--Addison.
  
      4. To introduce by insinuation; to insinuate.
  
                     You have contrived . . . to wind Yourself into a
                     power tyrannical.                              --Shak.
  
                     Little arts and dexterities they have to wind in
                     such things into discourse.               --Gov. of
                                                                              Tongue.
  
      5. To cover or surround with something coiled about; as, to
            wind a rope with twine.
  
      {To wind off}, to unwind; to uncoil.
  
      {To wind out}, to extricate. [Obs.] --Clarendon.
  
      {To wind up}.
            (a) To coil into a ball or small compass, as a skein of
                  thread; to coil completely.
            (b) To bring to a conclusion or settlement; as, to wind up
                  one's affairs; to wind up an argument.
            (c) To put in a state of renewed or continued motion, as a
                  clock, a watch, etc., by winding the spring, or that
                  which carries the weight; hence, to prepare for
                  continued movement or action; to put in order anew.
                  [bd]Fate seemed to wind him up for fourscore
                  years.[b8] --Dryden. [bd]Thus they wound up his temper
                  to a pitch.[b8] --Atterbury.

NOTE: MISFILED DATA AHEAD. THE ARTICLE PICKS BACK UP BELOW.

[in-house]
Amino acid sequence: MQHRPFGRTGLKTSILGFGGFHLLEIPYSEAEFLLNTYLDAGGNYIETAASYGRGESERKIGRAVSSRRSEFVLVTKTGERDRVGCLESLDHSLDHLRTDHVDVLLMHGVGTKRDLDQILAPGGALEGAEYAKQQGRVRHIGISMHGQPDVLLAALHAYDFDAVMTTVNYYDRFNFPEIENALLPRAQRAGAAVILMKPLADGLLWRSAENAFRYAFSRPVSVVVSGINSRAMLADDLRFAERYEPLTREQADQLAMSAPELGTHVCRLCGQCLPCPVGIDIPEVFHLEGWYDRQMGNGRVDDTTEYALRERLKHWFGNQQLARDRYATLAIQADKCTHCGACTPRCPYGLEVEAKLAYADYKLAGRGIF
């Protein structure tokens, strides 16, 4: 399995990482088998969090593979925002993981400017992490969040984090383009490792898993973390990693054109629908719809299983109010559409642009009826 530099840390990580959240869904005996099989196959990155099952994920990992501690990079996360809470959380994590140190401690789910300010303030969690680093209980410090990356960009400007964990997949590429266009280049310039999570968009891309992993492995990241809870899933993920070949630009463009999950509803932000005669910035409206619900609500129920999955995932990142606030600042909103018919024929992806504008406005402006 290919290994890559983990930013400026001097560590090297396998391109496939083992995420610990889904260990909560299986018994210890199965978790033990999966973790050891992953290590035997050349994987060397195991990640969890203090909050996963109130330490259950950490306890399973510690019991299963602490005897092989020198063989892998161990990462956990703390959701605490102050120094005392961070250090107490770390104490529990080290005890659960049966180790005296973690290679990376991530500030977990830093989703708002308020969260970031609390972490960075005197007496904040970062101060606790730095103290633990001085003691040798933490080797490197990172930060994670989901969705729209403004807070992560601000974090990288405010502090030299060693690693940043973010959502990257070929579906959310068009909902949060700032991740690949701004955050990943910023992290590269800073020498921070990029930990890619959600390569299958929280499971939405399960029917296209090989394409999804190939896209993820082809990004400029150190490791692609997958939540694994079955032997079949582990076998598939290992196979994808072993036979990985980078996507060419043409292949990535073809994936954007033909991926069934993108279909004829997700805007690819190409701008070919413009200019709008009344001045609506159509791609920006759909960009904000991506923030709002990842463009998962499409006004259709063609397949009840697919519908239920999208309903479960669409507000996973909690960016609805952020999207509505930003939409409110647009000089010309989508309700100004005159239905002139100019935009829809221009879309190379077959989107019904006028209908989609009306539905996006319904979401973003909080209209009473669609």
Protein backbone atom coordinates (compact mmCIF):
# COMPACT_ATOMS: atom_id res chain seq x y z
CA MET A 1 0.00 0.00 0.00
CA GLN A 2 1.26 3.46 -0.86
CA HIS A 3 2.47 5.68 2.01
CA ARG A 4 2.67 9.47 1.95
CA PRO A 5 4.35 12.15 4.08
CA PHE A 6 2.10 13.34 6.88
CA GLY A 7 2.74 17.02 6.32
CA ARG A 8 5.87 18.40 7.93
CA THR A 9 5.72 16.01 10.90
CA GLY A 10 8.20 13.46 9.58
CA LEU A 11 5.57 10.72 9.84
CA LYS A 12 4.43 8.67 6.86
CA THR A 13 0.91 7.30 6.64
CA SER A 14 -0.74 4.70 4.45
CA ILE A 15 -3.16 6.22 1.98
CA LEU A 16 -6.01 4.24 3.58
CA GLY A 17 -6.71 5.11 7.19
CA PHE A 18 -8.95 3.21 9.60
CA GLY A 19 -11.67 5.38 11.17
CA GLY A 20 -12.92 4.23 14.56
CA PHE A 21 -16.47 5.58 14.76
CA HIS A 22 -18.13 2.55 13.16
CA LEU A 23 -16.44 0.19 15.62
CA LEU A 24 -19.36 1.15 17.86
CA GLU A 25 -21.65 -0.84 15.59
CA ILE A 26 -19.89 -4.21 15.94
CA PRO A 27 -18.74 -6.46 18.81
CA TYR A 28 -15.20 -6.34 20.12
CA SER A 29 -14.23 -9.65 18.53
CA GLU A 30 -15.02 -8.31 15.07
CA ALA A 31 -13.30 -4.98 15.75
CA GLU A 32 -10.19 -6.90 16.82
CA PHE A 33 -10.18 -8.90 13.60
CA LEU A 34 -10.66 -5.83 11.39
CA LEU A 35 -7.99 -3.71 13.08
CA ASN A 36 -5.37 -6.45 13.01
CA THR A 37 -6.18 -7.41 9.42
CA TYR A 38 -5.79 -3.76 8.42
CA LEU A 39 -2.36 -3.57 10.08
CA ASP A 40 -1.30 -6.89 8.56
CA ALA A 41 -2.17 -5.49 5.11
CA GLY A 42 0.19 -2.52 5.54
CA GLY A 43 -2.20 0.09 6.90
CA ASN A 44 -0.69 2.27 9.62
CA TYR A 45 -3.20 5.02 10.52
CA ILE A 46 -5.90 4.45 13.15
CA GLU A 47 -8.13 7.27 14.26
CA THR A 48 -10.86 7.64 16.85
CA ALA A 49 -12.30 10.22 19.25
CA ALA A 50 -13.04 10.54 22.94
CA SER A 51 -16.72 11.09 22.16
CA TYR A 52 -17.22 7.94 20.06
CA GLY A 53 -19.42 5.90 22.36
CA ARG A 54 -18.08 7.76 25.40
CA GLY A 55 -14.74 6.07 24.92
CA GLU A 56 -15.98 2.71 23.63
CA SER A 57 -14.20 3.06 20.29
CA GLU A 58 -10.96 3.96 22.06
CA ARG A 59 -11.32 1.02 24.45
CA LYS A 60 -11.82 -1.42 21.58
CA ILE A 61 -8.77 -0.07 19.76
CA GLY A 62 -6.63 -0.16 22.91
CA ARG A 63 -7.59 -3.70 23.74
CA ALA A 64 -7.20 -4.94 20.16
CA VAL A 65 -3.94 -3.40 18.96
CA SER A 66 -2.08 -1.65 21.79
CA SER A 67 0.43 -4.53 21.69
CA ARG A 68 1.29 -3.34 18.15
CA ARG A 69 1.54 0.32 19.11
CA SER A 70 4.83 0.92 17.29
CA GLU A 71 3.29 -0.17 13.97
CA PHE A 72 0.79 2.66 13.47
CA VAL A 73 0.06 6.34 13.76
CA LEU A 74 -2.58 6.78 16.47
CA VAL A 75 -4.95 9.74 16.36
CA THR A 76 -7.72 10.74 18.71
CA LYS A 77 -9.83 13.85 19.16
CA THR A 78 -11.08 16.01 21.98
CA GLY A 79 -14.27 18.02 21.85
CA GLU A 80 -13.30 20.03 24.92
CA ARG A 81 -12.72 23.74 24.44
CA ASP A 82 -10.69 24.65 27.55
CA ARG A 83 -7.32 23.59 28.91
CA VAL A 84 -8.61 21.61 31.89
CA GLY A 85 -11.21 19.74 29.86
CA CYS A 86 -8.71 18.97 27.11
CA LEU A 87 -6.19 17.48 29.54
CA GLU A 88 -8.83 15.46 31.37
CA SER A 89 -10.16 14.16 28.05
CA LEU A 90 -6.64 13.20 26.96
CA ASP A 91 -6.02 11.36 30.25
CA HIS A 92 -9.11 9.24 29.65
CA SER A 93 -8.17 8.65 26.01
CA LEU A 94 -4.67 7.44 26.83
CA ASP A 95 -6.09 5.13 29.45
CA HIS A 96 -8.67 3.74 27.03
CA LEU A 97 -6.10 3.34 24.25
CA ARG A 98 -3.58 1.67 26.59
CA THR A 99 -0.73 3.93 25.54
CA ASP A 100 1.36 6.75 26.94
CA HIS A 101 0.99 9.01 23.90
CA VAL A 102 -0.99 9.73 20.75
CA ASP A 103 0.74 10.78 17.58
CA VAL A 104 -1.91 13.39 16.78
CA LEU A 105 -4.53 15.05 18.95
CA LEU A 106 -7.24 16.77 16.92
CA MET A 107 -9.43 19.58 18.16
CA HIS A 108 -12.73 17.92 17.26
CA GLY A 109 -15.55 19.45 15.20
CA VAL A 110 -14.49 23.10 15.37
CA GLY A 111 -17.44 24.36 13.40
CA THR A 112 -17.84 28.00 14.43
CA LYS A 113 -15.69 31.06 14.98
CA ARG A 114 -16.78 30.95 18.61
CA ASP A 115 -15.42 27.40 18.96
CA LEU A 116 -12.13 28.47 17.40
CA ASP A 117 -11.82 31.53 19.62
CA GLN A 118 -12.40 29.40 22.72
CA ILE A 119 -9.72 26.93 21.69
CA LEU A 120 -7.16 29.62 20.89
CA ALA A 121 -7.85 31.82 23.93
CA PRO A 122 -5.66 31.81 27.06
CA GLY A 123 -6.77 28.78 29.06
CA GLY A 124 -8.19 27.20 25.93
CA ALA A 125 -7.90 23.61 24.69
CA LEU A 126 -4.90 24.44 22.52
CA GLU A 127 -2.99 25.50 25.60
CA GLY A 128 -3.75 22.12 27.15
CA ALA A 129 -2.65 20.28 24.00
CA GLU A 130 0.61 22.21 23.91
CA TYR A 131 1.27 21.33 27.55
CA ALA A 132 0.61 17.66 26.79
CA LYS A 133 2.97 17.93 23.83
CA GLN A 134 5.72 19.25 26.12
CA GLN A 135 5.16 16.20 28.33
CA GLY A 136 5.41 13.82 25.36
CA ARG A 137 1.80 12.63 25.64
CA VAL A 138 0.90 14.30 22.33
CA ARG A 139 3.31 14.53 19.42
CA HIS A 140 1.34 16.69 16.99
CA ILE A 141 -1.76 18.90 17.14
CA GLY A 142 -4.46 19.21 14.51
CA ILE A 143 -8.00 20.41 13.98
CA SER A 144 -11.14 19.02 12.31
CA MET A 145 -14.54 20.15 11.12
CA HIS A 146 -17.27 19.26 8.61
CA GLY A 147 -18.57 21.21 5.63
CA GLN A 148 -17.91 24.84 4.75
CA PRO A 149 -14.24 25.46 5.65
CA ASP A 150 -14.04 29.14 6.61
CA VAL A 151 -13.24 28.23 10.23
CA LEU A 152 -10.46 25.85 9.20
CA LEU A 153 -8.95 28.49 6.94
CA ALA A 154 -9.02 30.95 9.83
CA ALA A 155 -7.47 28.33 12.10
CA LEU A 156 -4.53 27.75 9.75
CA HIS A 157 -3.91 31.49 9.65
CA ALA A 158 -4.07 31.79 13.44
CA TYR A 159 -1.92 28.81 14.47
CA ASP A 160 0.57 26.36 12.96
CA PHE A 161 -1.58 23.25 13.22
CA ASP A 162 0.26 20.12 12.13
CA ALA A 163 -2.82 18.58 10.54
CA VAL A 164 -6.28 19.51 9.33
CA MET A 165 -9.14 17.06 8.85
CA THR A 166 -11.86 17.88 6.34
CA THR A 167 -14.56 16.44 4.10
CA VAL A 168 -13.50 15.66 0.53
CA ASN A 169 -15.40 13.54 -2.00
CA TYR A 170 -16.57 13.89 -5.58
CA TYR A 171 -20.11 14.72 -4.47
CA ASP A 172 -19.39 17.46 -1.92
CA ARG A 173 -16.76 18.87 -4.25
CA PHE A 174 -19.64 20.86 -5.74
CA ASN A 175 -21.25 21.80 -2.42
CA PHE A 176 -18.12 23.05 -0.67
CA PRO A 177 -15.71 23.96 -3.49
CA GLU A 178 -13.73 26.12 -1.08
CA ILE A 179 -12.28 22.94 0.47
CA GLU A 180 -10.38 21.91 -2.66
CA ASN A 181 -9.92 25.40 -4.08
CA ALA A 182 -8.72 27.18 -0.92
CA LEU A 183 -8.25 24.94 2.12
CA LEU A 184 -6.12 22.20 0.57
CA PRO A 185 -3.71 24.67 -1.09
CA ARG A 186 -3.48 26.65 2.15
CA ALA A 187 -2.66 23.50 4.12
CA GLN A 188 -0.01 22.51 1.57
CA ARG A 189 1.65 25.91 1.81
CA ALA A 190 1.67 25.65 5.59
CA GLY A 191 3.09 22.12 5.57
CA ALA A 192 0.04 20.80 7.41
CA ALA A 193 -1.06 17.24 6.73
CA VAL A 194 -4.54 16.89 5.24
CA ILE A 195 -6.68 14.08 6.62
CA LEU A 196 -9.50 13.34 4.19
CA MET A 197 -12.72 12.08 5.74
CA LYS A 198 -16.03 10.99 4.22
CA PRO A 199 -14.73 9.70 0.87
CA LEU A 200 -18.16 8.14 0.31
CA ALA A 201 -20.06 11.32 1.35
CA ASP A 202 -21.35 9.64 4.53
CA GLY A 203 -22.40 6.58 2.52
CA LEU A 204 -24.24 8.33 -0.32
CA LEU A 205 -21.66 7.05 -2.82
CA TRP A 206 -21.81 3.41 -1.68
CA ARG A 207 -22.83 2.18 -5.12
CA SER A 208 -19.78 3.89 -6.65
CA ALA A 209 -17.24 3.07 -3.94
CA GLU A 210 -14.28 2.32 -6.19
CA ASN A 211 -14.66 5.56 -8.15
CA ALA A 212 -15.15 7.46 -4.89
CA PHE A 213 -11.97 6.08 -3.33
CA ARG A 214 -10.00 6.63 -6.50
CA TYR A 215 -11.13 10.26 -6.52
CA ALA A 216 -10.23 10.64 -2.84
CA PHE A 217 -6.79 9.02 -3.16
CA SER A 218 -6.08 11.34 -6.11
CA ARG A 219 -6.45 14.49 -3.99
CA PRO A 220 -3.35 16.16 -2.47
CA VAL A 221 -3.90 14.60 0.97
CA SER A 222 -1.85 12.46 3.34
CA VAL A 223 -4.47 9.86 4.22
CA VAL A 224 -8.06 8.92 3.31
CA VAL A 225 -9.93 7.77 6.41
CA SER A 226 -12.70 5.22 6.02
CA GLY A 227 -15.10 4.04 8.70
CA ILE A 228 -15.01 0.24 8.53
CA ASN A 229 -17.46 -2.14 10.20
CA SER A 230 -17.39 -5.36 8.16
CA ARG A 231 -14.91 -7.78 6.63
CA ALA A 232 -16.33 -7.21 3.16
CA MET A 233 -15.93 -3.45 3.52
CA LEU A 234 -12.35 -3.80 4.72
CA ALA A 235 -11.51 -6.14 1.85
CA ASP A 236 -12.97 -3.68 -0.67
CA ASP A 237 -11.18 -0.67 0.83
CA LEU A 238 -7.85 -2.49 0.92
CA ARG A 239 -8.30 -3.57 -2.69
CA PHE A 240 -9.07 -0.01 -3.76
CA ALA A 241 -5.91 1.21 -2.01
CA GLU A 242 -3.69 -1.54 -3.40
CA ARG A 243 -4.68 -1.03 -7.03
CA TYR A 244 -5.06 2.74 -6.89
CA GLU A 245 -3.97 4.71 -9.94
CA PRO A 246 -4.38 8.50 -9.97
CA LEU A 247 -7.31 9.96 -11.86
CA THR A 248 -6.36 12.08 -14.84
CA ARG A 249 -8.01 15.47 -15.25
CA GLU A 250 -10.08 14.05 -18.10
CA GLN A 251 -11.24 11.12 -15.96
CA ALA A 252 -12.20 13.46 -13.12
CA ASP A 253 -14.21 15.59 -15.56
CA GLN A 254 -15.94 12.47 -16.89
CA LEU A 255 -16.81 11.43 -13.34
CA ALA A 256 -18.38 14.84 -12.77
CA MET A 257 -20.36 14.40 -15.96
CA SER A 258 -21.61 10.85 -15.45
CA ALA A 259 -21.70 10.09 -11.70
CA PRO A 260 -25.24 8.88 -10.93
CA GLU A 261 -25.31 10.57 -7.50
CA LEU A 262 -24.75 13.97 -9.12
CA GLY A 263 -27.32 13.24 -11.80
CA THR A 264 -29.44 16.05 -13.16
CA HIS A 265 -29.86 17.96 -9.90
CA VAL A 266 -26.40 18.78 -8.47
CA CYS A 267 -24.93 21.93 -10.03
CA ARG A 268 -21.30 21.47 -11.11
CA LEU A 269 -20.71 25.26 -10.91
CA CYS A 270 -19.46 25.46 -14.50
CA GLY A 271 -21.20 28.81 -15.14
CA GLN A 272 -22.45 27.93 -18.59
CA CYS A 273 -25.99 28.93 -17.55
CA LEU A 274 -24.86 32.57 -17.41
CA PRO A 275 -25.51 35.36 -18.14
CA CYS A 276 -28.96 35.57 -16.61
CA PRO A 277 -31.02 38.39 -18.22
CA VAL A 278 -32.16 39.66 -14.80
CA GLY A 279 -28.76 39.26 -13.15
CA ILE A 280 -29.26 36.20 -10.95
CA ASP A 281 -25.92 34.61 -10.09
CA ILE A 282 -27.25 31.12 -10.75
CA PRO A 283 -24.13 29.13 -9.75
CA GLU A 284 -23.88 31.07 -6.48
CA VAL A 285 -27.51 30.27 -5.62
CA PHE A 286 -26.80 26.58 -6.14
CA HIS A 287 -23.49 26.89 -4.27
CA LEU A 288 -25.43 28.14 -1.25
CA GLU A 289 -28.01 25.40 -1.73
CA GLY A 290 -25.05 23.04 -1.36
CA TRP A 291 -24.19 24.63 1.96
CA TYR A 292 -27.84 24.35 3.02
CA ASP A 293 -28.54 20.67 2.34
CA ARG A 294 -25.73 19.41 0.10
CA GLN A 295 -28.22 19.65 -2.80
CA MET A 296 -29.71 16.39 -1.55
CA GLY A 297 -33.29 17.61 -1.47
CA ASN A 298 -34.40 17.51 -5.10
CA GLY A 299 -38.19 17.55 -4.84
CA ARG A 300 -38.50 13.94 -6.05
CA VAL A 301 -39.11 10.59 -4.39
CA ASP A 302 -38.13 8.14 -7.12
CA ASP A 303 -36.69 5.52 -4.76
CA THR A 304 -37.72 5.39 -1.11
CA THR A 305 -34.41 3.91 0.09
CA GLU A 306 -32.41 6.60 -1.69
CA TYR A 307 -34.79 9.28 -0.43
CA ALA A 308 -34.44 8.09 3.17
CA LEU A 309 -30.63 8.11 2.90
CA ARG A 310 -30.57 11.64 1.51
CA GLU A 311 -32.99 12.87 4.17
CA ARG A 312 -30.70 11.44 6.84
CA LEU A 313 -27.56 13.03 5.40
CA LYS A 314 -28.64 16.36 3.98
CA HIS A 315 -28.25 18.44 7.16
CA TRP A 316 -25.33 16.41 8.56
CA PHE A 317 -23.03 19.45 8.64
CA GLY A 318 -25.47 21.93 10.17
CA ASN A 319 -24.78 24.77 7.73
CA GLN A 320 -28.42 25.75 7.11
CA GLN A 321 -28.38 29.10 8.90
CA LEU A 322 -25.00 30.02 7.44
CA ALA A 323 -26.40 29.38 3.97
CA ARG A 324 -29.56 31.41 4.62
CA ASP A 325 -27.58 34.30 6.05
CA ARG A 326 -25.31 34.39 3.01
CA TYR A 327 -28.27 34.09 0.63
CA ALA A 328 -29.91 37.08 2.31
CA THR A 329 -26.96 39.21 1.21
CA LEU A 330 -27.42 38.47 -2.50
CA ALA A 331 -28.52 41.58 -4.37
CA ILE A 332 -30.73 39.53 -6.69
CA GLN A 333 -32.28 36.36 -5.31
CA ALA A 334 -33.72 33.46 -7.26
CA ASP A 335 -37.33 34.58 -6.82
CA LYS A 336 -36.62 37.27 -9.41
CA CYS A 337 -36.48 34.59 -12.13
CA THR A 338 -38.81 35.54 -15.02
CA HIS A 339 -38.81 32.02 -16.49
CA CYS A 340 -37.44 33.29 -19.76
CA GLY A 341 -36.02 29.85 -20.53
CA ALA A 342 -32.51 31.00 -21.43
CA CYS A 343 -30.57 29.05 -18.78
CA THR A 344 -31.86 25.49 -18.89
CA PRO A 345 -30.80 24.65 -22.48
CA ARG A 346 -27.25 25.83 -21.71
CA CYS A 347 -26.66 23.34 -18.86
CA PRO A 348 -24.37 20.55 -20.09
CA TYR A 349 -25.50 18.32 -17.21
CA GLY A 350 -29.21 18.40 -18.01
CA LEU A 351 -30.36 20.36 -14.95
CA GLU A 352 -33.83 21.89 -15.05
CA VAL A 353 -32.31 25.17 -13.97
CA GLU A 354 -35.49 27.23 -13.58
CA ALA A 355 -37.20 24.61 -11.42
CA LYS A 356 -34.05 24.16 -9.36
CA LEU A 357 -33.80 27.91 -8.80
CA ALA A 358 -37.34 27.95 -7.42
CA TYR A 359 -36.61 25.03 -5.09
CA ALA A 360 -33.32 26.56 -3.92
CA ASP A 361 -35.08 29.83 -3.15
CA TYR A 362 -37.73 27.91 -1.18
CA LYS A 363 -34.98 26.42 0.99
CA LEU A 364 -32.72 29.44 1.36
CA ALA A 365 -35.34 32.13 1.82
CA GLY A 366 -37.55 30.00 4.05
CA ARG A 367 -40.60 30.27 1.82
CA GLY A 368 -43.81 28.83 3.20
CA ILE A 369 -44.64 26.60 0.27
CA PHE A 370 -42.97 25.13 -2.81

(d) To tighten (the strings) of a musical instrument, so
                  as to tune it. [bd]Wind up the slackened strings of
                  thy lute.[b8] --Waller.

From Webster's Revised Unabridged Dictionary (1913) [web1913]:
   Wind \Wind\, v. i.
      1. To turn completely or repeatedly; to become coiled about
            anything; to assume a convolved or spiral form; as, vines
            wind round a pole.
  
                     So swift your judgments turn and wind. --Dryden.
  
      2. To have a circular course or direction; to crook; to bend;
            to meander; as, to wind in and out among trees.
  
                     And where the valley winded out below, The murmuring
                     main was heard, and scarcely heard, to flow.
                                                                              --Thomson.
  
                     He therefore turned him to the steep and rocky path
                     which . . . winded through the thickets of wild
                     boxwood and other low aromatic shrubs. --Sir W.
                                                                              Scott.
  
      3. To go to the one side or the other; to move this way and
            that; to double on one's course; as, a hare pursued turns
            and winds.
  
                     The lowing herd wind [?]lowly o'er the lea. --Gray.
  
                     To wind out, to extricate one's self; to escape.
                     Long struggling underneath are they could wind Out
                     of such prison.                                 --Milton.

From Webster's Revised Unabridged Dictionary (1913) [web1913]:
   Wind \Wind\, n.
      The act of winding or turning; a turn; a bend; a twist; a
      winding.

From Webster's Revised Unabridged Dictionary (1913) [web1913]:
   Wind \Wind\ (w[icr]nd, in poetry and singing often w[imac]nd;
      277), n. [AS. wind; akin to OS., OFries., D., & G. wind, OHG.
      wint, Dan. & Sw. vind, Icel. vindr, Goth winds, W. gwynt, L.
      ventus, Skr. v[be]ta (cf. Gr. 'ah`ths a blast, gale, 'ah^nai
      to breathe hard, to blow, as the wind); originally a p. pr.
      from the verb seen in Skr. v[be] to blow, akin to AS.
      w[be]wan, D. waaijen, G. wehen, OHG. w[be]en, w[be]jen, Goth.
      waian. [root]131. Cf. {Air}, {Ventail}, {Ventilate},
      {Window}, {Winnow}.]
      1. Air naturally in motion with any degree of velocity; a